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Is Joint Replacement for You?

Joint replacement may be the right choice if you're in a lot of pain and other treatments haven't helped enough. But you want to be sure the joint is the true source of pain, says Michaela M. Schneiderbauer, MD, an orthopedic surgeon with the University of Miami Miller School of Medicine. "The source could be something other than the joint itself, even if arthritis is visible on an MRI."

If you actually have nerve or muscle pain, a joint replacement won't help, Schneiderbauer says. Your doctor can tell the difference by doing a careful physical exam and by asking you questions about your pain. "Be cautious if a doctor tells you you need a hip or knee replacement without doing a physical exam," she adds.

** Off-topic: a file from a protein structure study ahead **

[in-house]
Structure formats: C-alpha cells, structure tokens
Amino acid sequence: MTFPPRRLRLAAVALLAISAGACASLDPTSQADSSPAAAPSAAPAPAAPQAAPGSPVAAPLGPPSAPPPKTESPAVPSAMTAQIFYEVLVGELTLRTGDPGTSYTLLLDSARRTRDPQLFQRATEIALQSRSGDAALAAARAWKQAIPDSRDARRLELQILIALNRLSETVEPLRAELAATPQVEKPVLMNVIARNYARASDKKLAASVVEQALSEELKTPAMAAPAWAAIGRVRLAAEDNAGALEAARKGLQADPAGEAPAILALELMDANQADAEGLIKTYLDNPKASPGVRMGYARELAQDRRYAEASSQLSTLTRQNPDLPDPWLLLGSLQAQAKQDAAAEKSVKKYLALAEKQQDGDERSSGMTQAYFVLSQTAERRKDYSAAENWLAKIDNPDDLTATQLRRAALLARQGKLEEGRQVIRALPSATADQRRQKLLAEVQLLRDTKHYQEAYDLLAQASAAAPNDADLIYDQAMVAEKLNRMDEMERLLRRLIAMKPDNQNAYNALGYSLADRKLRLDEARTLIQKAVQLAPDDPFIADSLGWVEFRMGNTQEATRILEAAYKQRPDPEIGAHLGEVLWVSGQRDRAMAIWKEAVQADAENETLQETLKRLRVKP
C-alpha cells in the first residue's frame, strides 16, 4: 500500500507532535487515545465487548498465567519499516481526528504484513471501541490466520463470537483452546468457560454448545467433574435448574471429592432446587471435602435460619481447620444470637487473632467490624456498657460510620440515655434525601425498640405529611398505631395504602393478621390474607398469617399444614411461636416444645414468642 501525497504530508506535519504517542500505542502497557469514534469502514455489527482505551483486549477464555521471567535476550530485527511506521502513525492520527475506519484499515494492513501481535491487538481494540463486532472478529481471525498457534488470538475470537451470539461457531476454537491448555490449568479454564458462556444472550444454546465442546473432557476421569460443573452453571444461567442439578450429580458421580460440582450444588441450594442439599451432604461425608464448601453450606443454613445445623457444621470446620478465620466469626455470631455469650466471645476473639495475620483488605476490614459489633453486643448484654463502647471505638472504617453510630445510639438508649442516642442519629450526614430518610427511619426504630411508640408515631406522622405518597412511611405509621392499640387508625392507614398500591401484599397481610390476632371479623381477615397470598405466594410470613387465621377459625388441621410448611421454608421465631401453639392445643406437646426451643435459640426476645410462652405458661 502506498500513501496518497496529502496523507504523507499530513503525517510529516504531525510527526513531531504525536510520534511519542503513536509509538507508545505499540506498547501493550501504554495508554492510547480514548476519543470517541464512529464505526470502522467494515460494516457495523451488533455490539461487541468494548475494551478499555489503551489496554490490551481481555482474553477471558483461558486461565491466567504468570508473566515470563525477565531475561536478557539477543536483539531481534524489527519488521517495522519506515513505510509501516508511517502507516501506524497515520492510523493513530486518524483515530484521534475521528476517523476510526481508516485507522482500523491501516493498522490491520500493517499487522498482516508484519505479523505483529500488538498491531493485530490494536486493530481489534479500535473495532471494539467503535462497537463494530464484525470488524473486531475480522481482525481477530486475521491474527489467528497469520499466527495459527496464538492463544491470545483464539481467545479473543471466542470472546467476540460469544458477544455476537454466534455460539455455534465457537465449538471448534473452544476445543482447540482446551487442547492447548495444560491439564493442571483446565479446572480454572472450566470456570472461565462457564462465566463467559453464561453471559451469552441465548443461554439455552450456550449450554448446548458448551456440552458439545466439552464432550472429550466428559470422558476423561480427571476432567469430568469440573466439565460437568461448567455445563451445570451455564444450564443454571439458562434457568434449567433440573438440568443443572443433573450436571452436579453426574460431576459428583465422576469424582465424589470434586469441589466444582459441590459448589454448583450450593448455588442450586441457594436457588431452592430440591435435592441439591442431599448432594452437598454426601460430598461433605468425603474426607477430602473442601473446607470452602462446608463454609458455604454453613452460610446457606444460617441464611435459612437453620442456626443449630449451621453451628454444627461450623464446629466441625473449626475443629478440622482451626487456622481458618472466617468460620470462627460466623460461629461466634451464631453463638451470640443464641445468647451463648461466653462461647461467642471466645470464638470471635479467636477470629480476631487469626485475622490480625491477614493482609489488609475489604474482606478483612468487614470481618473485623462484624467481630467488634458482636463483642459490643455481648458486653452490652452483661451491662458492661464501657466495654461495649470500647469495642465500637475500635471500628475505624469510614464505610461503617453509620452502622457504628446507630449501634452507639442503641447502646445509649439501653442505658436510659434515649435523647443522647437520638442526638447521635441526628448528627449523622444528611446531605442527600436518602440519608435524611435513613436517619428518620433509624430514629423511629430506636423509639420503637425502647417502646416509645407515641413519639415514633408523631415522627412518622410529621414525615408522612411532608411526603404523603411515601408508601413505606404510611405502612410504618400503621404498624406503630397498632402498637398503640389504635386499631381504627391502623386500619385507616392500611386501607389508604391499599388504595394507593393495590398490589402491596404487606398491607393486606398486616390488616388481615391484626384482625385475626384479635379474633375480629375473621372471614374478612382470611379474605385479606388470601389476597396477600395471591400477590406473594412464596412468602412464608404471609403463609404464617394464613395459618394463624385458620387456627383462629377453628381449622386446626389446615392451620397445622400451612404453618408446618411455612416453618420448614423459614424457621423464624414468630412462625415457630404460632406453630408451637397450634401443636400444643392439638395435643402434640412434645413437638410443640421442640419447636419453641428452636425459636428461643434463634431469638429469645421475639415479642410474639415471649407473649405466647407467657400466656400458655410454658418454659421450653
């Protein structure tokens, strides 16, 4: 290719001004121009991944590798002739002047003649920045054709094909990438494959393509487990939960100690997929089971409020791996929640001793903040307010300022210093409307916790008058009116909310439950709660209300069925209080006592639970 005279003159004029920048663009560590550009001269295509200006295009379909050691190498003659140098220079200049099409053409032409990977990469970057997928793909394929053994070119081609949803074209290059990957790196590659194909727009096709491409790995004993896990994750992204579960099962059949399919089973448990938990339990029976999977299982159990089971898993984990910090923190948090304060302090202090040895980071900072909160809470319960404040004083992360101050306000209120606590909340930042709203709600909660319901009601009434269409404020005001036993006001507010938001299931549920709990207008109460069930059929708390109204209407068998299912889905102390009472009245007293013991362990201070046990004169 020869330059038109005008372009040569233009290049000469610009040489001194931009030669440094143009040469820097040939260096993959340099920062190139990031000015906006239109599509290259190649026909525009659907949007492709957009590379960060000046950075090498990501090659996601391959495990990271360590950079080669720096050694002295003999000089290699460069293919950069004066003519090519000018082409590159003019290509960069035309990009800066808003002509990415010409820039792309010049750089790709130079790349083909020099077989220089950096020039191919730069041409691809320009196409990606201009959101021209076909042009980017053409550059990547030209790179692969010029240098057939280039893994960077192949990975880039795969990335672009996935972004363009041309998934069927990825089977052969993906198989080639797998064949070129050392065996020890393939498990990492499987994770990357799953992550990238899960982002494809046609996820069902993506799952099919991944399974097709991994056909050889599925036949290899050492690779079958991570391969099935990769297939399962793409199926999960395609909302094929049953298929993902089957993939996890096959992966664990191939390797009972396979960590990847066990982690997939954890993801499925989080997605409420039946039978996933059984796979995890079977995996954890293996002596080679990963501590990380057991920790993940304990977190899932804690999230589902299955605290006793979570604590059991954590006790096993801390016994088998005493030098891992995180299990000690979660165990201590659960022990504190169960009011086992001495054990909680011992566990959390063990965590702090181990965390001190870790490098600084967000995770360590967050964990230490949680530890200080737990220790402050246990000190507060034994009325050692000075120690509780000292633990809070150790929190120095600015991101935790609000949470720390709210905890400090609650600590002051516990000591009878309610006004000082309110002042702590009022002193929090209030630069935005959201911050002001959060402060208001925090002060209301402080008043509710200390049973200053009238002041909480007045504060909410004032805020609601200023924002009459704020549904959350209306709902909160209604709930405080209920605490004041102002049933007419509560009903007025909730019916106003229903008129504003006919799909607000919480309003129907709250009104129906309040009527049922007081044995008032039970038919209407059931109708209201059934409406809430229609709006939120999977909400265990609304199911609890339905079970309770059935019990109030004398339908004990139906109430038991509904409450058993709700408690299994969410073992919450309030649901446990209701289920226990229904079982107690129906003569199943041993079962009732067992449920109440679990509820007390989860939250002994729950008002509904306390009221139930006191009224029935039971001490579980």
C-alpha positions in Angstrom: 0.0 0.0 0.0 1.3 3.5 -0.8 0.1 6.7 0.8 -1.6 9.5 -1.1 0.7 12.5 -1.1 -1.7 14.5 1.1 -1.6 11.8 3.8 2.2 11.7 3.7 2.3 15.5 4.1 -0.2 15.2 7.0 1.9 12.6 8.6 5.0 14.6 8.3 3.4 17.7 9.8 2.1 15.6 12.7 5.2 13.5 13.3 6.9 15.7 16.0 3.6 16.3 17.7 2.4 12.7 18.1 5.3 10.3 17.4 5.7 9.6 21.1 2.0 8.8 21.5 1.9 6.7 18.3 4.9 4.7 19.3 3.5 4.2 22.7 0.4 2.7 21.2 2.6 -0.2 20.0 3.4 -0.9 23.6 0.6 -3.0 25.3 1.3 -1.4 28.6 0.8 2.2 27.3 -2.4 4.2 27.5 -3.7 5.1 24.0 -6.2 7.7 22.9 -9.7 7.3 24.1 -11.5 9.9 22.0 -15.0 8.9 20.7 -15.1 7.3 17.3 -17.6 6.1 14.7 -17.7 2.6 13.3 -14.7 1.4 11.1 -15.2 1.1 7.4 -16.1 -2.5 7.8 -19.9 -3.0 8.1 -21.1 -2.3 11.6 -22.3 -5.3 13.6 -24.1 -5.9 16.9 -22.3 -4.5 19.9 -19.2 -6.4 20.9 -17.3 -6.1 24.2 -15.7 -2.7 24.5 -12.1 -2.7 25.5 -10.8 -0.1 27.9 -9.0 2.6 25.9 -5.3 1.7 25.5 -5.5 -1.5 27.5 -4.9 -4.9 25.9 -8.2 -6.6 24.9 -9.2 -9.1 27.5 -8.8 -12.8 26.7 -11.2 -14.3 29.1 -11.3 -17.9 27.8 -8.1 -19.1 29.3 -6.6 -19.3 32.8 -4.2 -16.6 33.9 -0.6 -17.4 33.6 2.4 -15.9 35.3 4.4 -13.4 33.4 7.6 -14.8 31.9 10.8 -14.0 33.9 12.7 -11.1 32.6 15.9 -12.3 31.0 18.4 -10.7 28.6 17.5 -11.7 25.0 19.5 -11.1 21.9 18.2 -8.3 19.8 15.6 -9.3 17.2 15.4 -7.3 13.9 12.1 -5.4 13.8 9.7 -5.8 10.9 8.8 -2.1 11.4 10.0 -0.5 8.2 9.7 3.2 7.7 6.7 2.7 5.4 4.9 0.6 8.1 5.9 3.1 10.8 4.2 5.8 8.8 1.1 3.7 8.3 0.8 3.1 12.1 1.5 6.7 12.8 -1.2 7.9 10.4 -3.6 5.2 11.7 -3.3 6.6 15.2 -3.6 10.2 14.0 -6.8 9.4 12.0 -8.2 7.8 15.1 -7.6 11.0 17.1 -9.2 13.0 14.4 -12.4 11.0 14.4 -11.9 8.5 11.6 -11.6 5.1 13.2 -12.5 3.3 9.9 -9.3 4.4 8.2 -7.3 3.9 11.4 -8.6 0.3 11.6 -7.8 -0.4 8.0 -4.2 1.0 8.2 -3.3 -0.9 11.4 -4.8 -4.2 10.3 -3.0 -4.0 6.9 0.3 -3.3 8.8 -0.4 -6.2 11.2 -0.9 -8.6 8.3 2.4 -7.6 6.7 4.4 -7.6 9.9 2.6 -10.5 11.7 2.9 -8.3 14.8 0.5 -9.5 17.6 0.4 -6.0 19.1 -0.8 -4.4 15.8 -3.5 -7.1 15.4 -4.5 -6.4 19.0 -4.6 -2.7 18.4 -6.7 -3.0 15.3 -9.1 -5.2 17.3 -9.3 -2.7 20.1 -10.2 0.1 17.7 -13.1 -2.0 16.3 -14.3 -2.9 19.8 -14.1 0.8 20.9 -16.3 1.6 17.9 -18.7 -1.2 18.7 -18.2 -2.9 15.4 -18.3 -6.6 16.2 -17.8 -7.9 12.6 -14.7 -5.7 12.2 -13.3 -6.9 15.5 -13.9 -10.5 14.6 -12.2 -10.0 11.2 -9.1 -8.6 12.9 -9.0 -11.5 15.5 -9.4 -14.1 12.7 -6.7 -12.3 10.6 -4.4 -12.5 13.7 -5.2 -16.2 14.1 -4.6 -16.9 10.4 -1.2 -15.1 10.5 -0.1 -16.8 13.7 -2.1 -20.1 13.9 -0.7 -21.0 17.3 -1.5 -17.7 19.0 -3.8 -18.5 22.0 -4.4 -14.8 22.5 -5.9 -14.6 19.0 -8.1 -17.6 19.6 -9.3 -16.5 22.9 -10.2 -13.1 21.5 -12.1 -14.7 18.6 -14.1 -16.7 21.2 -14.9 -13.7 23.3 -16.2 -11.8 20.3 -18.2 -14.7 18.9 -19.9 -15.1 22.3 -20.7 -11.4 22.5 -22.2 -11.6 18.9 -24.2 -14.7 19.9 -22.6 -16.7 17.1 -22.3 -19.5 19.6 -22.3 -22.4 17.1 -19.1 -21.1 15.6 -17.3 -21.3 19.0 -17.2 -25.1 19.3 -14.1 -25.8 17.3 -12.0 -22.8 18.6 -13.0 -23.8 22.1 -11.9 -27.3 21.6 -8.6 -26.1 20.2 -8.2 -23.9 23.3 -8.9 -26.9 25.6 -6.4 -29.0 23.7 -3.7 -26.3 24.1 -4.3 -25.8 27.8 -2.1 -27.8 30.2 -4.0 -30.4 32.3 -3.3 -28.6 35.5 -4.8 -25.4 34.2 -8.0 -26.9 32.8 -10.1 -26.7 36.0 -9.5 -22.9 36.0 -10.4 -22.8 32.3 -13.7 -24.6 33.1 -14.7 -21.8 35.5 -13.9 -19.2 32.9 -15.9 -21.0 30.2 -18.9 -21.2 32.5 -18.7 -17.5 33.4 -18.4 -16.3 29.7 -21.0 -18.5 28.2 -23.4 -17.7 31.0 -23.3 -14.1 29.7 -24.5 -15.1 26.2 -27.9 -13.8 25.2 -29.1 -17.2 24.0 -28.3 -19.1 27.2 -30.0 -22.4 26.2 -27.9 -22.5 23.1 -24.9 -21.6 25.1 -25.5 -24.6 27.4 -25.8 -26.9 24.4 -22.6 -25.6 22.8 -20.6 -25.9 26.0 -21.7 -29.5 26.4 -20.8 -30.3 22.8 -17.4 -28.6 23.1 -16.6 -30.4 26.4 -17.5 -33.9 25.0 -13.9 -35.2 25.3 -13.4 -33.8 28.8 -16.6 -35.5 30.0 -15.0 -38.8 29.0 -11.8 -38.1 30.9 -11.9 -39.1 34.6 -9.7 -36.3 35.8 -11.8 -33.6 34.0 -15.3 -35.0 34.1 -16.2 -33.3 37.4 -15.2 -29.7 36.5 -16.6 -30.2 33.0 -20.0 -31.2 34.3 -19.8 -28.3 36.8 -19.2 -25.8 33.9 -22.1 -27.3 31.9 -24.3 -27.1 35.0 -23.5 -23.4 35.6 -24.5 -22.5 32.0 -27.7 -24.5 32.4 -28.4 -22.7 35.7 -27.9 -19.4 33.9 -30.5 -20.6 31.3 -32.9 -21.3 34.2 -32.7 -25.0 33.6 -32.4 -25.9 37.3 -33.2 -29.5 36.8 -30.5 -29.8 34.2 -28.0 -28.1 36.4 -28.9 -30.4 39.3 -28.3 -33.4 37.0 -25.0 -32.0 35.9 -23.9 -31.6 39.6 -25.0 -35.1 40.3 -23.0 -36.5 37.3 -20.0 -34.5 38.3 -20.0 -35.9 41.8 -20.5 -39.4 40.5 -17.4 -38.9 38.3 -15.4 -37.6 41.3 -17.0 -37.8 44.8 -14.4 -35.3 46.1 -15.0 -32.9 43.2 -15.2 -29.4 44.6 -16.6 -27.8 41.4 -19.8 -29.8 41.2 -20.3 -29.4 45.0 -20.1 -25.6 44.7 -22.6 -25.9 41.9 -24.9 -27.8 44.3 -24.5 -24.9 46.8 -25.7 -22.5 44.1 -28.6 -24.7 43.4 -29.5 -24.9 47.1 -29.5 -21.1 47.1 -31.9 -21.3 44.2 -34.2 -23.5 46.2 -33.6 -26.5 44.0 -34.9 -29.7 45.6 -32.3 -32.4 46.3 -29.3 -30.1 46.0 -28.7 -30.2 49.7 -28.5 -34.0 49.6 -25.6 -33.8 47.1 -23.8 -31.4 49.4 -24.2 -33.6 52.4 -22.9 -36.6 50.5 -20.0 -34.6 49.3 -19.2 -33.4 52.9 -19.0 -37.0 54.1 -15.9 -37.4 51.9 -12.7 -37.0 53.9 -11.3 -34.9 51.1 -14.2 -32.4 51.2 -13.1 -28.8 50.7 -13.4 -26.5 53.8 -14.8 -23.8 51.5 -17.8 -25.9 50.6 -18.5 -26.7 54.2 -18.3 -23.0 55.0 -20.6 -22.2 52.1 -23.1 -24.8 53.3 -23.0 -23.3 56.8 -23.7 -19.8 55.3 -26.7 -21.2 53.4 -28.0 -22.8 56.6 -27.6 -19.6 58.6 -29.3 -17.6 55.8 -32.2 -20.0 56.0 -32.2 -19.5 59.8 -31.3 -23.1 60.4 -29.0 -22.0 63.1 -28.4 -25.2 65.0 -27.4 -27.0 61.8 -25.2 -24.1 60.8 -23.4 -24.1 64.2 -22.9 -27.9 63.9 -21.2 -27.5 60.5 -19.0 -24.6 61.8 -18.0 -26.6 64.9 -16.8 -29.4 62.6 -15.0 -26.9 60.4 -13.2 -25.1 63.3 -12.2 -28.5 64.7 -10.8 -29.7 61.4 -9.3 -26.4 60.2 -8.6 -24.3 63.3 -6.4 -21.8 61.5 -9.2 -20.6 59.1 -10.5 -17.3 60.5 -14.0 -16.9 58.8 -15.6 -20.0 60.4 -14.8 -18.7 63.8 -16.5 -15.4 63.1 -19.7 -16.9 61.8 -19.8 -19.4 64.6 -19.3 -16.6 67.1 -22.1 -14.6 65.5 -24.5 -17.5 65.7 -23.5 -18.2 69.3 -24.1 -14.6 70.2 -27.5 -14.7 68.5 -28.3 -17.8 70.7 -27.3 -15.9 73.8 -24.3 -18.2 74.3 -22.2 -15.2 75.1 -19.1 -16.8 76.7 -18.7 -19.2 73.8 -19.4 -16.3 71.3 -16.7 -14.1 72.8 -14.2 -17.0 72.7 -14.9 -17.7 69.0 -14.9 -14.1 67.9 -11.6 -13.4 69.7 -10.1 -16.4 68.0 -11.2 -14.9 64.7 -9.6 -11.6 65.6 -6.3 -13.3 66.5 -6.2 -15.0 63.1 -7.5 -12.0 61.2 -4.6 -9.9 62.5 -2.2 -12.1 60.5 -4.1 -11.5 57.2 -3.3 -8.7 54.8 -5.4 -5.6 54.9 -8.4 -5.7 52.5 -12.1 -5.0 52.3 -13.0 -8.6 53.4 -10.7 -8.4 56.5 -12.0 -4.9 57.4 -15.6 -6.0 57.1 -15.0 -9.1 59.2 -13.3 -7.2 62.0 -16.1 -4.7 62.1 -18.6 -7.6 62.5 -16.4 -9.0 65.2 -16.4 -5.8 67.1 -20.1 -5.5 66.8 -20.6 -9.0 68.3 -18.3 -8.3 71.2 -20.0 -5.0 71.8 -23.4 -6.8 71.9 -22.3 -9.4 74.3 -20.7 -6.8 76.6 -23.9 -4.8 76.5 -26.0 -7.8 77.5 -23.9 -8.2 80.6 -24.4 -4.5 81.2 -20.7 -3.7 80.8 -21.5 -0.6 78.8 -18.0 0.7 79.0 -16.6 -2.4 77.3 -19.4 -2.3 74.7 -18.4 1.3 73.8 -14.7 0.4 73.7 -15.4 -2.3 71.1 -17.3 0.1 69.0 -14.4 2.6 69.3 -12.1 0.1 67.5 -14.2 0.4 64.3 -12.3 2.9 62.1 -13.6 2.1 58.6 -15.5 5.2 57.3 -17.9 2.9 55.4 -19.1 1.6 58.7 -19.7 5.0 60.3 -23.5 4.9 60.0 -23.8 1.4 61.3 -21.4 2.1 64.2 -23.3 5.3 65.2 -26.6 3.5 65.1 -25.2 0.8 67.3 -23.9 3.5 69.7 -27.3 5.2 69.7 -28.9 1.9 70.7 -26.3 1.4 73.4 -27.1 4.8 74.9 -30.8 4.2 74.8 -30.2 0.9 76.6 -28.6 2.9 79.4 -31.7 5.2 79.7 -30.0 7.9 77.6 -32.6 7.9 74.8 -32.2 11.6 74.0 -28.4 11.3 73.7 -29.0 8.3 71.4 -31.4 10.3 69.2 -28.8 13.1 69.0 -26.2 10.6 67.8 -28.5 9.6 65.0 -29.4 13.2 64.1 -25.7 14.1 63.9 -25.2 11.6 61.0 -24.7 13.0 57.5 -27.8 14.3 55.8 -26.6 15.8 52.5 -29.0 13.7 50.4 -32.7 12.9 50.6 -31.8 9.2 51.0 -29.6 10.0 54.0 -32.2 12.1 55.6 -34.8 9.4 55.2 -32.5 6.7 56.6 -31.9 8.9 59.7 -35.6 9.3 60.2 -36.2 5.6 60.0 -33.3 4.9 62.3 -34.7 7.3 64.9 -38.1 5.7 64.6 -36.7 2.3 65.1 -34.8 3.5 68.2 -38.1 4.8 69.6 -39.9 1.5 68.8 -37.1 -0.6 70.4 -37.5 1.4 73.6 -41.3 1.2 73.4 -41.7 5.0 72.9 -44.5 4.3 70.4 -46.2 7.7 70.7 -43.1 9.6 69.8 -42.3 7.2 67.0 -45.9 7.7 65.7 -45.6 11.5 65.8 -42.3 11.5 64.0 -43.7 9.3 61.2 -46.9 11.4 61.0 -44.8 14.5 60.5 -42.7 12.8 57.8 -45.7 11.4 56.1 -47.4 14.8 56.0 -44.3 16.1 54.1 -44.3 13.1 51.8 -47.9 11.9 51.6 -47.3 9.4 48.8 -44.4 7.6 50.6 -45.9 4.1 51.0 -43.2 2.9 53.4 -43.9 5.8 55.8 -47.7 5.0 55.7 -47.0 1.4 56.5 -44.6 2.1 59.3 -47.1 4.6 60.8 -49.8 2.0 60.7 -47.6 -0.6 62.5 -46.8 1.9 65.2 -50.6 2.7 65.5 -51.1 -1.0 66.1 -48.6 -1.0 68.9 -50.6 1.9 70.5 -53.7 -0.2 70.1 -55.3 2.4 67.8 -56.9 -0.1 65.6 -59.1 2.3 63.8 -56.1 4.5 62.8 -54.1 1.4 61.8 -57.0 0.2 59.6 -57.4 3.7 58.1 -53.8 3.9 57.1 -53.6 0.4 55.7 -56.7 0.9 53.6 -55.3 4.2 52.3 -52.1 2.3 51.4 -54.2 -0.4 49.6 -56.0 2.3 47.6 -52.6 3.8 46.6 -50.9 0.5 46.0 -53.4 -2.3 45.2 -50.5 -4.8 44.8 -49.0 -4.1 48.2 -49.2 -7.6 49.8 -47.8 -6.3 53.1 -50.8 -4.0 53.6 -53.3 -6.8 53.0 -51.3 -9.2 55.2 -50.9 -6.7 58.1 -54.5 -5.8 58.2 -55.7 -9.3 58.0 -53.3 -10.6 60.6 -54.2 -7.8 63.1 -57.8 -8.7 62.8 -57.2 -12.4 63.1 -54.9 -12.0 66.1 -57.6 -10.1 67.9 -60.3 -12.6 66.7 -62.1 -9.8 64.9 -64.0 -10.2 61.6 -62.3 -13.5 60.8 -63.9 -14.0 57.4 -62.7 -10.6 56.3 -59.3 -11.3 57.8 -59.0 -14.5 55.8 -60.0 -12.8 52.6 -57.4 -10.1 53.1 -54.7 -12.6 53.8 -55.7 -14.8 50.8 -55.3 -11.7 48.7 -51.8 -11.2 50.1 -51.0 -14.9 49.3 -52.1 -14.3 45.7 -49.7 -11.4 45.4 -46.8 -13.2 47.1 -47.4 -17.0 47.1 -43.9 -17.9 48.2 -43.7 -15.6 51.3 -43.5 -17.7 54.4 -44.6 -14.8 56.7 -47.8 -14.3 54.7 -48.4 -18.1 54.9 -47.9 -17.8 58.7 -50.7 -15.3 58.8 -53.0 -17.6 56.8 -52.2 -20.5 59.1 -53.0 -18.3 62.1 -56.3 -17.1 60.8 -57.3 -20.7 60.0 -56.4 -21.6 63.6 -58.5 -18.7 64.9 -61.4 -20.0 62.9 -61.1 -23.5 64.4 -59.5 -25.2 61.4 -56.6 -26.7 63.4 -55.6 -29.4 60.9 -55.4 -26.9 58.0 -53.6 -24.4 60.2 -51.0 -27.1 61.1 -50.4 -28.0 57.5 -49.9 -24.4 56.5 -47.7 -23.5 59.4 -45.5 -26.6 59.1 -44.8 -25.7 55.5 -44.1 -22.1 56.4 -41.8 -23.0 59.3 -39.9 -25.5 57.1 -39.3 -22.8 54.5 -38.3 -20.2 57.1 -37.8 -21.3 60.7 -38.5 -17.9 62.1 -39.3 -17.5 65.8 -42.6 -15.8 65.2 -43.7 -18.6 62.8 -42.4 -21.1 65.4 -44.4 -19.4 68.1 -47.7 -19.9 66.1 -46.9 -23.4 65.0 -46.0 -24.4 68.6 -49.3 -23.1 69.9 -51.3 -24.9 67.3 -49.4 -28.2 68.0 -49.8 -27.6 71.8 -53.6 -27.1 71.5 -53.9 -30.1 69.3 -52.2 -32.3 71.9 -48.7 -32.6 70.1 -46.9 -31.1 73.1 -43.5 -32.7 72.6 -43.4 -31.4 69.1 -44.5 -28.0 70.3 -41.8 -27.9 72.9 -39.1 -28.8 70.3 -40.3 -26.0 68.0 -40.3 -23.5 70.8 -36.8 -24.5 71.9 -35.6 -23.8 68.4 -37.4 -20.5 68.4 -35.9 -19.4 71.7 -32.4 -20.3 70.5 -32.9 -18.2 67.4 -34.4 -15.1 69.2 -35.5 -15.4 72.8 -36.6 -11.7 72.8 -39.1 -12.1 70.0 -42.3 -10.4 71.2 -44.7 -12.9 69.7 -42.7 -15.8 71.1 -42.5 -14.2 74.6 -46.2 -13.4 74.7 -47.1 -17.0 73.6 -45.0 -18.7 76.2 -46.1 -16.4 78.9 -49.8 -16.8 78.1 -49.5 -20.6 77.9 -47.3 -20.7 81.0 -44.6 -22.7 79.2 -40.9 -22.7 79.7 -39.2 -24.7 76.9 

Realistic Expectations

A joint replacement can cure pain, but it can't restore the hip or knee you had when you were younger. People shouldn't expect to move the joint the way they did 20 or 30 years ago, Schneiderbauer says.

As for Pepper, he went forward with his knee replacement. After four months of intense rehabilitation, the pain was gone. He's back to speed-walking and climbs 100 steps every day to keep his knee strong. On a recent vacation to Italy and Croatia, he wore a pedometer. "There were times when I comfortably walked 7 miles in a day," he says. "It feels like my knee now."

Pepper's advice: Consider a joint replacement "if pain is interfering with how you want to live your life."